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Will changes to the tax law affect charitable giving?

Experts and pundits are devoting quite a bit of attention to this question.  Some even claim that charities stand to see a $13 billion decline in giving overall due to the changes in the law.

They claim that because the standard deduction has increased so many donors will have less cause to itemize deductions thereby reducing the incentive to make charitable donations.

Others are more optimistic and point toward year over year findings from various research studies that conclude most people will give the same amount even if they received no income tax deduction for charitable giving. The U.S. Trust Study of High Net Worth Philanthropy, conducted by U.S. Trust and the Indiana University Lilly Family School of Philanthropy every two years since 2005 reports that “people’s main motivations for giving were to make a difference (73.5%) and for personal satisfaction (73.1%). Receiving a tax benefit came way down in 11th place in the list of possible reasons, cited by just 34.4% of respondents.”

Our view at CCCF sides with the optimists and we offer some strategies for donors and nonprofits to consider this year.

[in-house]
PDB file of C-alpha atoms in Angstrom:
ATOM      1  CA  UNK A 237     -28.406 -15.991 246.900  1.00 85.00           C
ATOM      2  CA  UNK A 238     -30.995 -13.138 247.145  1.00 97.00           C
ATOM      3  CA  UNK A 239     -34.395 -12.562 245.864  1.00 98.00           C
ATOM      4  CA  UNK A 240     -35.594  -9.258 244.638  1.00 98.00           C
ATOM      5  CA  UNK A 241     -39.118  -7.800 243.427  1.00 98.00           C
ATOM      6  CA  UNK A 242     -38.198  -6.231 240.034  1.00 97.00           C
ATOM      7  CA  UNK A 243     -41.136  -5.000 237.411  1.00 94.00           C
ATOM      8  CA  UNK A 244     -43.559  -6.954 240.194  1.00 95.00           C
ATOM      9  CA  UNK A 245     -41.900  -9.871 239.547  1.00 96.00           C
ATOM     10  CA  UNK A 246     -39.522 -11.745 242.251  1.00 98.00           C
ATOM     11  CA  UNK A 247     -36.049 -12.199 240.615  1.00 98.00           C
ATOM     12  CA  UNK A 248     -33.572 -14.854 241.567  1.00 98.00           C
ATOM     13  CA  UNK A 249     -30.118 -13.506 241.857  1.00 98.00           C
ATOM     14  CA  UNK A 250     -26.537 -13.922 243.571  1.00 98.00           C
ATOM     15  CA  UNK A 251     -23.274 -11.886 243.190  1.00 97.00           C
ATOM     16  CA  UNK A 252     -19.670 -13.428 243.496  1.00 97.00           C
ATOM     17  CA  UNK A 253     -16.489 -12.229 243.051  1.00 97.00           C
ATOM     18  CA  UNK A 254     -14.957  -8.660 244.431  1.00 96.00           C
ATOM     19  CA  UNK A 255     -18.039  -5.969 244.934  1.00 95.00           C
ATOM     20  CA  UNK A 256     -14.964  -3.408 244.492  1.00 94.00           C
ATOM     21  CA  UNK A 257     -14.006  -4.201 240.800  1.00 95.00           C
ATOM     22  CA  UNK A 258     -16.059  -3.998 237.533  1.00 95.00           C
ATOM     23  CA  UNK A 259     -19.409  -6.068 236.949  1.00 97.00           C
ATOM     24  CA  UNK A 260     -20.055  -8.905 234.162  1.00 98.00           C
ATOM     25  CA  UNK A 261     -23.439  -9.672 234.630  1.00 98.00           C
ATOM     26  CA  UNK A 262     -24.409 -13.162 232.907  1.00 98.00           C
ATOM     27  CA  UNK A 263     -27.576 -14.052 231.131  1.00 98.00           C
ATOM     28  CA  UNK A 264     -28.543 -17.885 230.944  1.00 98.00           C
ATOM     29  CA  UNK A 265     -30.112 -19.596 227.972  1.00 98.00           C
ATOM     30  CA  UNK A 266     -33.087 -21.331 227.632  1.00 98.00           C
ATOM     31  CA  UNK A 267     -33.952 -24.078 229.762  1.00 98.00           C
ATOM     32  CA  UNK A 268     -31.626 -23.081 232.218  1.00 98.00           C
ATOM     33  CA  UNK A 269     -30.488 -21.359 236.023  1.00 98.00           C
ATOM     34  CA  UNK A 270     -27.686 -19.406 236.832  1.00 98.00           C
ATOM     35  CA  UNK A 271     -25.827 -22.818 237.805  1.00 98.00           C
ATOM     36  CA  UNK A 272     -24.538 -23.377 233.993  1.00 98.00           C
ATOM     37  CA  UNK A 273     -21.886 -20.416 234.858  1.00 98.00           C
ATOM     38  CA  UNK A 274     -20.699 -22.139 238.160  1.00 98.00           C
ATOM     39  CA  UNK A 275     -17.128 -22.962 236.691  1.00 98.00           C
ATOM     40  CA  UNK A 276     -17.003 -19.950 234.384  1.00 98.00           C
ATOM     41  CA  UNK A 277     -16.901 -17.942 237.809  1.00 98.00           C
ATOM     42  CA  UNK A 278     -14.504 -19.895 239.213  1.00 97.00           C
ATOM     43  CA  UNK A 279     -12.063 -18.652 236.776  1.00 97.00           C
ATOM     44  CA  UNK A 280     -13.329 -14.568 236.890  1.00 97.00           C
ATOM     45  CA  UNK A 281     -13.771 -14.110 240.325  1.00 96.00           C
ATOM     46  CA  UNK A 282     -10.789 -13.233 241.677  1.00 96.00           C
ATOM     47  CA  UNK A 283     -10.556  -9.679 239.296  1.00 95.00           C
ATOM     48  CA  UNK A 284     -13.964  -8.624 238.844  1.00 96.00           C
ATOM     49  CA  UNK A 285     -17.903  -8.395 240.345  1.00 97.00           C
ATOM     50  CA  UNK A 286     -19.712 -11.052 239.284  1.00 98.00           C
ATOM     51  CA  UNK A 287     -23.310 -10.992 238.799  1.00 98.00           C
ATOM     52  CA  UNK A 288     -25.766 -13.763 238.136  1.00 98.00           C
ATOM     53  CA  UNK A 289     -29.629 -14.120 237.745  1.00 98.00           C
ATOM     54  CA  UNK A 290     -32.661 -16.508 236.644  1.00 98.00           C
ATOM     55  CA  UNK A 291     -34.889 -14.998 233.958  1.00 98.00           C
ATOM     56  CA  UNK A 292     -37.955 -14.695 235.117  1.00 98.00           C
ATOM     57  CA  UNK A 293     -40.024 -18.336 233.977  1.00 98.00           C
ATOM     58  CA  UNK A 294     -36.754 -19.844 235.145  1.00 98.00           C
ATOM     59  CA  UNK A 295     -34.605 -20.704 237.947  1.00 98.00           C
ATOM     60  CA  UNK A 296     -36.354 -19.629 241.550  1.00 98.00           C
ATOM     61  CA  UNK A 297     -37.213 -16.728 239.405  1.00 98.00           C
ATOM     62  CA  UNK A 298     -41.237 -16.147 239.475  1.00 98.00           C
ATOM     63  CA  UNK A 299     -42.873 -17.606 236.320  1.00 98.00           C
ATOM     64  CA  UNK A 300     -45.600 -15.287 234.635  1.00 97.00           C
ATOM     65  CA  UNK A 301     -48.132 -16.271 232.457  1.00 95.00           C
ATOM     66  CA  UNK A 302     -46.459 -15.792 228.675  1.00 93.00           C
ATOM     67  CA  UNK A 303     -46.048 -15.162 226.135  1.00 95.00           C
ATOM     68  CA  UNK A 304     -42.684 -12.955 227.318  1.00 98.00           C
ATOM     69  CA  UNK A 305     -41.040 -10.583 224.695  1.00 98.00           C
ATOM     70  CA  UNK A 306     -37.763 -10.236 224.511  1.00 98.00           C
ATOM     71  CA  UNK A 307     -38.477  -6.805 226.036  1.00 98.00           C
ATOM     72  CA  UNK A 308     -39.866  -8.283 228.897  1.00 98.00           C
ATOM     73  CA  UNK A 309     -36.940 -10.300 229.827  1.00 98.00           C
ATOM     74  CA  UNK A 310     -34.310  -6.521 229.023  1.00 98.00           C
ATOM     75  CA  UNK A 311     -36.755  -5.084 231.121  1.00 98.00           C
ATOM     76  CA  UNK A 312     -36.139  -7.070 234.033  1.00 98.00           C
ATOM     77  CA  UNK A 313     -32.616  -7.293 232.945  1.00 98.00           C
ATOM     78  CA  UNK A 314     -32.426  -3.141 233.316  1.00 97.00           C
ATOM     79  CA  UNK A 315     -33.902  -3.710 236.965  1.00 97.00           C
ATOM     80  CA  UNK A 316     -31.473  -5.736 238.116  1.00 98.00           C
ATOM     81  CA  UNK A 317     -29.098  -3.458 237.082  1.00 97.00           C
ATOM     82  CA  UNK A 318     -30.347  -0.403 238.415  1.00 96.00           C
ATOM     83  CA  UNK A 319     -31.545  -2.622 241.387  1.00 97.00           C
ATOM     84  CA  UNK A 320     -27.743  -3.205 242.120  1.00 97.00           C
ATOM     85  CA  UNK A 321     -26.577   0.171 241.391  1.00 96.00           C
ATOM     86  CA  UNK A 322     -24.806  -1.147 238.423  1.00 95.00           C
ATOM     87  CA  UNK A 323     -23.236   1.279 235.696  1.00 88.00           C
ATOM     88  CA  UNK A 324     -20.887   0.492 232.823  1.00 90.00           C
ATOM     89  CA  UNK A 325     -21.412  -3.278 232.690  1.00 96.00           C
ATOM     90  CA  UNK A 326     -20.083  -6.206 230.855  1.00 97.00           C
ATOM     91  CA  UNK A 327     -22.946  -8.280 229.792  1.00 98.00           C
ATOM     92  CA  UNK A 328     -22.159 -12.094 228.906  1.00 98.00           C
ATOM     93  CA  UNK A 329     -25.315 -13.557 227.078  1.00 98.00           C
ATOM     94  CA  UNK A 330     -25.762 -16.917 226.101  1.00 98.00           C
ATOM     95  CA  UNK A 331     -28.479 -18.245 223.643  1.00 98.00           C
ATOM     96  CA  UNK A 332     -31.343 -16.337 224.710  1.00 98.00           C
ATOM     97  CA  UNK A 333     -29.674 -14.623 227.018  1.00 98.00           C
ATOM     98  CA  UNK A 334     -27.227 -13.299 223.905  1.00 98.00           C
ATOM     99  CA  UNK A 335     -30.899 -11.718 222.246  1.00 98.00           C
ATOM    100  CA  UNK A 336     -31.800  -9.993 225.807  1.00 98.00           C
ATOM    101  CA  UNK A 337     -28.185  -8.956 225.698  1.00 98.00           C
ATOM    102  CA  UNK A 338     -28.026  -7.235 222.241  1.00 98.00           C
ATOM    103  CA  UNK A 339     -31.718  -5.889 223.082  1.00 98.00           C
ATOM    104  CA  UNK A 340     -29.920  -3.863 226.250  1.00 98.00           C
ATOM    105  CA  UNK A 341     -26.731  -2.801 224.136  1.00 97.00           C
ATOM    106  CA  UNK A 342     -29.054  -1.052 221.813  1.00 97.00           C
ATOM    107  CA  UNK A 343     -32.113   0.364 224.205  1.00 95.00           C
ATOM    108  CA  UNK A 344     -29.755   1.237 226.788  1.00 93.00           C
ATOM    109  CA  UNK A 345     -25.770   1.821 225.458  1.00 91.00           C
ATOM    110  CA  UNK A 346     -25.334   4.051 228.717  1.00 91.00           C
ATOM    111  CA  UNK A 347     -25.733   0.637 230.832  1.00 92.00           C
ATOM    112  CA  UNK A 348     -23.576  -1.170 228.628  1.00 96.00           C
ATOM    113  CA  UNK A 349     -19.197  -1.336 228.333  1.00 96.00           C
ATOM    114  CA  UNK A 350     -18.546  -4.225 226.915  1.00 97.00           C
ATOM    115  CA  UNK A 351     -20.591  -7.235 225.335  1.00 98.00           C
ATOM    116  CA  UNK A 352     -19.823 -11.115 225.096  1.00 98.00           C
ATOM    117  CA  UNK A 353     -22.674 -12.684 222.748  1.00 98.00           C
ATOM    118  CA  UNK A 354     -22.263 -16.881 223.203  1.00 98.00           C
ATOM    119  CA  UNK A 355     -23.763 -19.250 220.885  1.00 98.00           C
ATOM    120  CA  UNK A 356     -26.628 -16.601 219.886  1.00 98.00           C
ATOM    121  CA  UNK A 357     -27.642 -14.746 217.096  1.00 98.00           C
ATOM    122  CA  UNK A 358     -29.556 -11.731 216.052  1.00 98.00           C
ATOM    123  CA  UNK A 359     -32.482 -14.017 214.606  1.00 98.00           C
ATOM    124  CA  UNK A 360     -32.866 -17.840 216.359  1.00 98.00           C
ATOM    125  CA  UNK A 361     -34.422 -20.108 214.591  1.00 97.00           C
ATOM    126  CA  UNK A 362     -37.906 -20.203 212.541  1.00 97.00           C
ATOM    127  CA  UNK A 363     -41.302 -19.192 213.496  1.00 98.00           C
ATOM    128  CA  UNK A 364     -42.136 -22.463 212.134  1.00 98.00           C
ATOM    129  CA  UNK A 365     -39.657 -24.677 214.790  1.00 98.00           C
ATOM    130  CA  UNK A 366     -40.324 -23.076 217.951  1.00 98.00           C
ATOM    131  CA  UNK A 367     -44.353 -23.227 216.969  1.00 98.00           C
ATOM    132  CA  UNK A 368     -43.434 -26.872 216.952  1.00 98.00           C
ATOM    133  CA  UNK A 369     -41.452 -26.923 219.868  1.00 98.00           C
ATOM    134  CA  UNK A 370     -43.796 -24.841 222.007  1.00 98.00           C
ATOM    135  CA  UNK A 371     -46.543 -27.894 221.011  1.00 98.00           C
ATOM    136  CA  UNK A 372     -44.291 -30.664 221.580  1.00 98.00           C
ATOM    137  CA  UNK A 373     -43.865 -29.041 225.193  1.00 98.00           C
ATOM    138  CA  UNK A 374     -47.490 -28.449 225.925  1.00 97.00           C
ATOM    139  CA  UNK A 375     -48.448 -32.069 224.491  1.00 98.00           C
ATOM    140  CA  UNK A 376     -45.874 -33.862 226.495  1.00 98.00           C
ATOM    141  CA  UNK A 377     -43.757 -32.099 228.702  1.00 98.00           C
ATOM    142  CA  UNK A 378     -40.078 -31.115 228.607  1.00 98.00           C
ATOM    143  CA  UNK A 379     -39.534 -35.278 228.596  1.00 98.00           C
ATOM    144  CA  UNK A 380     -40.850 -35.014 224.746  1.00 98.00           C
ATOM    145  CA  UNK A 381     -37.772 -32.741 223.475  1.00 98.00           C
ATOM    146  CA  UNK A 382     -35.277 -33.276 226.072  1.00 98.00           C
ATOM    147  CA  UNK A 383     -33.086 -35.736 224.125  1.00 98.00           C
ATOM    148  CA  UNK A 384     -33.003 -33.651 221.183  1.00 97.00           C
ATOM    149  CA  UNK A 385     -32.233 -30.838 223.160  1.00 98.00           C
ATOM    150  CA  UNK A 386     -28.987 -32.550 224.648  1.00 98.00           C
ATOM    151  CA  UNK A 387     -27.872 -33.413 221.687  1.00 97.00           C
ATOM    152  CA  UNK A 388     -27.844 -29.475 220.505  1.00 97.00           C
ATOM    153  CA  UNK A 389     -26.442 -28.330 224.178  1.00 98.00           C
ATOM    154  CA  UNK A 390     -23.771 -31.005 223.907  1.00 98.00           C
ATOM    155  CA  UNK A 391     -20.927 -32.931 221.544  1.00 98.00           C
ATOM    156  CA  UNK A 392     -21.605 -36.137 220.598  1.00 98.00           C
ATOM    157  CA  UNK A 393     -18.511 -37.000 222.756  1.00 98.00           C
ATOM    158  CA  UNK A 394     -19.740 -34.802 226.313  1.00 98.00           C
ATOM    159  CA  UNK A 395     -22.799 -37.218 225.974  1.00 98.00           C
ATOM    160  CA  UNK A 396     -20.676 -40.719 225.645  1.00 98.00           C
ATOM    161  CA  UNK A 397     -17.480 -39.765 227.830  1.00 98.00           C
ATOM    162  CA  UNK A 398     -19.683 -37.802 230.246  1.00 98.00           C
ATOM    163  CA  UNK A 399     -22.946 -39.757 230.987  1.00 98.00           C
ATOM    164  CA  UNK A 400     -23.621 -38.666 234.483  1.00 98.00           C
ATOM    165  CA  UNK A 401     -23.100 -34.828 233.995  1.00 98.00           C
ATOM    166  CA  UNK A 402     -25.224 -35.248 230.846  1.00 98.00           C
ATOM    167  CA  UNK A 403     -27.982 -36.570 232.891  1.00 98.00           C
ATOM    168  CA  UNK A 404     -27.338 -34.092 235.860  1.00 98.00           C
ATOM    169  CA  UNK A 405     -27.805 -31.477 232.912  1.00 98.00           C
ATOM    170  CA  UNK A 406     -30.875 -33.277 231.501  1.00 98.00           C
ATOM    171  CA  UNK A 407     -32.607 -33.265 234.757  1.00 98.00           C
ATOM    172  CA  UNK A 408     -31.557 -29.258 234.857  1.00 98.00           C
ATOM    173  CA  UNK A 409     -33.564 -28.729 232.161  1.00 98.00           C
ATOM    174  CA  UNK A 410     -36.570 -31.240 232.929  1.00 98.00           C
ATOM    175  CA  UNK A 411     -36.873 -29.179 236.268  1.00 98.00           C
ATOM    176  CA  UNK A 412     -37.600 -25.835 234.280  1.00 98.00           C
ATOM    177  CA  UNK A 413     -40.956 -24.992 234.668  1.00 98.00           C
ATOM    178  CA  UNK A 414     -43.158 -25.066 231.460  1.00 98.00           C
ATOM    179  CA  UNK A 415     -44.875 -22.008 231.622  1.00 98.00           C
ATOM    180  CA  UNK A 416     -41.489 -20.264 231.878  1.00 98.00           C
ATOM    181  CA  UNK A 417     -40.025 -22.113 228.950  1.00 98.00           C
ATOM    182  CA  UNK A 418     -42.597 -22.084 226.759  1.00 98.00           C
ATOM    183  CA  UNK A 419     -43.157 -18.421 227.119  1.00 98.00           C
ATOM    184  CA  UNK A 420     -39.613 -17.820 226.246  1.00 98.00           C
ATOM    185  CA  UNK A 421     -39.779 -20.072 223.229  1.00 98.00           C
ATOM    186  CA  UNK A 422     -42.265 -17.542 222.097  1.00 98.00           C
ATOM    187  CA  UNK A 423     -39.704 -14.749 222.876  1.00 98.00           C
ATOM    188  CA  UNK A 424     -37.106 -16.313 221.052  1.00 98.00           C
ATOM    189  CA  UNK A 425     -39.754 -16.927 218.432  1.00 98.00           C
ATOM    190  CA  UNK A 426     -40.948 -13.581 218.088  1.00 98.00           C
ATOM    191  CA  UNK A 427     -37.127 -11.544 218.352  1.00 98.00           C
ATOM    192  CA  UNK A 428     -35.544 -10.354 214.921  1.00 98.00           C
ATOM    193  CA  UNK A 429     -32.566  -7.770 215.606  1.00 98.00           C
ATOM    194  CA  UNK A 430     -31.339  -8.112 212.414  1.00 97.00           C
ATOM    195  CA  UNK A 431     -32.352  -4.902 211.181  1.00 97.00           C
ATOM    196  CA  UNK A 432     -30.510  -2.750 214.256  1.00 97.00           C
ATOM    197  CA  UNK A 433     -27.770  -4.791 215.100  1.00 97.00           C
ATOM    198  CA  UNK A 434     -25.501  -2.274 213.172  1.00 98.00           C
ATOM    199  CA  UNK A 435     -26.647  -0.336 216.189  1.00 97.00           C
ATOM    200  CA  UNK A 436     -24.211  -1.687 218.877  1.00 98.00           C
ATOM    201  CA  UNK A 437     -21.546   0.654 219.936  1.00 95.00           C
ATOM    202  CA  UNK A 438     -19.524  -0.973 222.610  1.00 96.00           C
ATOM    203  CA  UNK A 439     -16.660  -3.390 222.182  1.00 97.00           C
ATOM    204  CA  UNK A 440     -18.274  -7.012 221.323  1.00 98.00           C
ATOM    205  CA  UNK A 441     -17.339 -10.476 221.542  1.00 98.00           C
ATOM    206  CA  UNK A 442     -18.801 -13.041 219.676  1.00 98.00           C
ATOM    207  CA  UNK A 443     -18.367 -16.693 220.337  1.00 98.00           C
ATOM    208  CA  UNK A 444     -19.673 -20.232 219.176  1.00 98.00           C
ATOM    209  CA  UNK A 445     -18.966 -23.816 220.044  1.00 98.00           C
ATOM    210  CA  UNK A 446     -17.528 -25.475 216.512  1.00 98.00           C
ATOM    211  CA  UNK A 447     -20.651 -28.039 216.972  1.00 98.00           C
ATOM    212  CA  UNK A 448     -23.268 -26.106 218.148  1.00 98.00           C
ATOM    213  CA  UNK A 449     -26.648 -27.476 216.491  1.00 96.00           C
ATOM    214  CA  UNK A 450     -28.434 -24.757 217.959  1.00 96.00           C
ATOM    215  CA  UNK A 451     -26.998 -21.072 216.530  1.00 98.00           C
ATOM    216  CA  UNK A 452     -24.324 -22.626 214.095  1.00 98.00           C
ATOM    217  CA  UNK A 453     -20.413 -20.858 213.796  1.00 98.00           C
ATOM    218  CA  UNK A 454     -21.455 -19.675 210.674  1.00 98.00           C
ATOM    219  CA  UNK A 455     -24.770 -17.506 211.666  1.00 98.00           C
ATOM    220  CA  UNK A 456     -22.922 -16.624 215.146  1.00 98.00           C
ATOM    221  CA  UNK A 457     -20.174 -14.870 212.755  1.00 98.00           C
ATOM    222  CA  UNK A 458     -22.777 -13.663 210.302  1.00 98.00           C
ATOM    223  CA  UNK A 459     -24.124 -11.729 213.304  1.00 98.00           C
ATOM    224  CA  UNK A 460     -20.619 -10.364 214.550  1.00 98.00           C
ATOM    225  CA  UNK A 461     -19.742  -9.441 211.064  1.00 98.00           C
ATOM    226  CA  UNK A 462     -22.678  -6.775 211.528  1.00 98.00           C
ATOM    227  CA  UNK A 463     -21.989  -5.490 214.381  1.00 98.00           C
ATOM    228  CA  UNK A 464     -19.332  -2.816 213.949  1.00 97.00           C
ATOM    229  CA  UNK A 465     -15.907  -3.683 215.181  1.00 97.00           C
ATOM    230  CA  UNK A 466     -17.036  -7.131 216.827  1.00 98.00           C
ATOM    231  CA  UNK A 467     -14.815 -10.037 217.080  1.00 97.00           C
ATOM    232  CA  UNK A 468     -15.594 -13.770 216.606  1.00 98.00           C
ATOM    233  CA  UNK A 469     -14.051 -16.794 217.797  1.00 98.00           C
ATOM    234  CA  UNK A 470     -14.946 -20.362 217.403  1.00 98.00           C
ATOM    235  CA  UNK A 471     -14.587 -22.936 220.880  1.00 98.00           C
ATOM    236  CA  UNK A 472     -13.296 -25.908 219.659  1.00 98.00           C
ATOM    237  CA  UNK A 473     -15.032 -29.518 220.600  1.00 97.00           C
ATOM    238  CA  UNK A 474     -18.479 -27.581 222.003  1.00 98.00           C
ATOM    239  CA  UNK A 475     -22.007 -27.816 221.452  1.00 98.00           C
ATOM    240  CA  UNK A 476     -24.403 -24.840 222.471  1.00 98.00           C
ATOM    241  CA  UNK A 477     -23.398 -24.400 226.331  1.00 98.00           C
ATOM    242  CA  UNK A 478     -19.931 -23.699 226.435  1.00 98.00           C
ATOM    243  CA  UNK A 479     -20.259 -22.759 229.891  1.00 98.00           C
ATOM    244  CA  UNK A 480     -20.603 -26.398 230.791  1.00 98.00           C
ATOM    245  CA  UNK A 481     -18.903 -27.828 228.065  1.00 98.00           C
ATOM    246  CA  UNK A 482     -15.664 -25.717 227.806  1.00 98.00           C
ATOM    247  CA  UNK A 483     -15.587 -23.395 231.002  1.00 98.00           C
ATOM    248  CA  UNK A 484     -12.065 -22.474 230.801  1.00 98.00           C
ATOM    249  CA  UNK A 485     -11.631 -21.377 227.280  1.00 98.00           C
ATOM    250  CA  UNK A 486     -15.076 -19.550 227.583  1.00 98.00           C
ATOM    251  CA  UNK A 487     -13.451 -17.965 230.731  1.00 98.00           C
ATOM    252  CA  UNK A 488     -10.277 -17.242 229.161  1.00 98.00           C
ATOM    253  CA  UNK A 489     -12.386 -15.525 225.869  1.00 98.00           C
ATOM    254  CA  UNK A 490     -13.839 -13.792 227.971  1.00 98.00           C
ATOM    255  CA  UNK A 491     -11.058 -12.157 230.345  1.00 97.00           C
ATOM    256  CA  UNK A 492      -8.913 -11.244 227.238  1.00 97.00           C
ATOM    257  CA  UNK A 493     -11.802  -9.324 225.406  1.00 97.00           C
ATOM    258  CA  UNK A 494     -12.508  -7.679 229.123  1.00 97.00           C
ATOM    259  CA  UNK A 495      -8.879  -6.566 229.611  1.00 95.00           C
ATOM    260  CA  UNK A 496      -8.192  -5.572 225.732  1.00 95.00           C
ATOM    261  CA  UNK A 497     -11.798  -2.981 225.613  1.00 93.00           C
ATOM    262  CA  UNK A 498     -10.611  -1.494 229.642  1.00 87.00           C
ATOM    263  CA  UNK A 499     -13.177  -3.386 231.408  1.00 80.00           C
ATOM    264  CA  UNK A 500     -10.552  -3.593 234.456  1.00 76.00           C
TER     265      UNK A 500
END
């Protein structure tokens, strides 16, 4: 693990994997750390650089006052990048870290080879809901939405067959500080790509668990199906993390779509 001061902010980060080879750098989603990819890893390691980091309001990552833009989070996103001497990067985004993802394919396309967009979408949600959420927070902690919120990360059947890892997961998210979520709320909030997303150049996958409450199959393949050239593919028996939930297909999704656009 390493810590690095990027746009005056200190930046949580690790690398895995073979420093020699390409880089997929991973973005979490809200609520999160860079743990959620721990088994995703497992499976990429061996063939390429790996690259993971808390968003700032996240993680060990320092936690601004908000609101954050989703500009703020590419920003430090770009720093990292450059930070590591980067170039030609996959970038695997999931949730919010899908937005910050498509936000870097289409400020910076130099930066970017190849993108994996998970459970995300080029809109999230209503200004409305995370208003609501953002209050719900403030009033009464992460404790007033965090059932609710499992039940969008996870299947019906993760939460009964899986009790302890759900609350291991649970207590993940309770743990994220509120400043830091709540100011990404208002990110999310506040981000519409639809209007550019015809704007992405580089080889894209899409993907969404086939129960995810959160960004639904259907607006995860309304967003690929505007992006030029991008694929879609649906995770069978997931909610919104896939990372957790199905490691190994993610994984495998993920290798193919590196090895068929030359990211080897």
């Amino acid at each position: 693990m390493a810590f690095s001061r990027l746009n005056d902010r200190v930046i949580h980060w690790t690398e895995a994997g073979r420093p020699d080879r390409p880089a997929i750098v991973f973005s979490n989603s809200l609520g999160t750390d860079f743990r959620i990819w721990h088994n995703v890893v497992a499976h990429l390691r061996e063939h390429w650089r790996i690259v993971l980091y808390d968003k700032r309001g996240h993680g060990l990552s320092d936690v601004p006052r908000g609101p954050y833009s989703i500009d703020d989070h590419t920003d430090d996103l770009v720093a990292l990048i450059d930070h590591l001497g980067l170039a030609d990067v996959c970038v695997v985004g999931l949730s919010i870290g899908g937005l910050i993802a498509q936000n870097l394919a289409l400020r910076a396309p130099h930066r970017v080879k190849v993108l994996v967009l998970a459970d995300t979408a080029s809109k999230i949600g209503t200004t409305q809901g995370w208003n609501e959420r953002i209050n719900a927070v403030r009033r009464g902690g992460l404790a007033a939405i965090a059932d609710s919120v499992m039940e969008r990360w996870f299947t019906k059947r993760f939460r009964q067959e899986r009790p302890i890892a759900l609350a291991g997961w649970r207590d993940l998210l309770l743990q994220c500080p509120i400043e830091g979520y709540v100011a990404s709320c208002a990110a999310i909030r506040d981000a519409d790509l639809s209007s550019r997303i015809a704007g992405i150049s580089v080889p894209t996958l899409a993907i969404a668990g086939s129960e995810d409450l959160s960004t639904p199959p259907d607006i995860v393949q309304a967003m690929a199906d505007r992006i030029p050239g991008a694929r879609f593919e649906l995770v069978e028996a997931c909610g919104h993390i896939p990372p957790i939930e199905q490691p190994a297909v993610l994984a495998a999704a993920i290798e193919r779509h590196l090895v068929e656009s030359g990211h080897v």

For donors:

Donate stock. The capital gains tax remains unchanged so gifts of appreciated stock are an advantageous way to make a charitable donation.  This type of gift usually enables donors to give more money to the charity than they would if they sold the stocks on their own, paid taxes on the gains, and then donated the cash to the organization.

Consider a starting a Donor Advised Fund. CCCF’s minimum to establish a Donor Advised Fund is $10,000.  Donors can make a larger than normal contribution to their Fund in one year that exceeds the standard-deduction limit ($12,000 for single people and $24, 000 for couples, under the new rules). Then gift from the fund to charities that they support over several years.  The tax deduction will apply in the year they give to the fund.

For nonprofits:

Stay Mission focused. In a recent article published in the Chronicle of Philanthropy, Kathryn Miree, a nationally recognized fundraising expert states, “The most important thing for [nonprofits] is to build strong relationships with their donors and to focus on the impact that they have on lives and how their mission impacts those they serve. If they focus on those two, they are going to continue to grow their giving — because donors give to impact.”

Consider adding IRA distributions to your fundraising message. People over 70 1/2 are required to take a minimum distribution from their retirement accounts and pay income tax on the distribution. If they donate directly from their accounts to a charity (up to $100,000) it’s tax-free — and their gifts still count toward their minimum distributions.

Overall, our community is made stronger by the dedicated people who lead and staff our nonprofits and the overwhelming generosity of the donors and volunteers who support them.  Everyone can be a philanthropist with their gifts of treasure large and small. We look forward to seeing what 2018 will bring.

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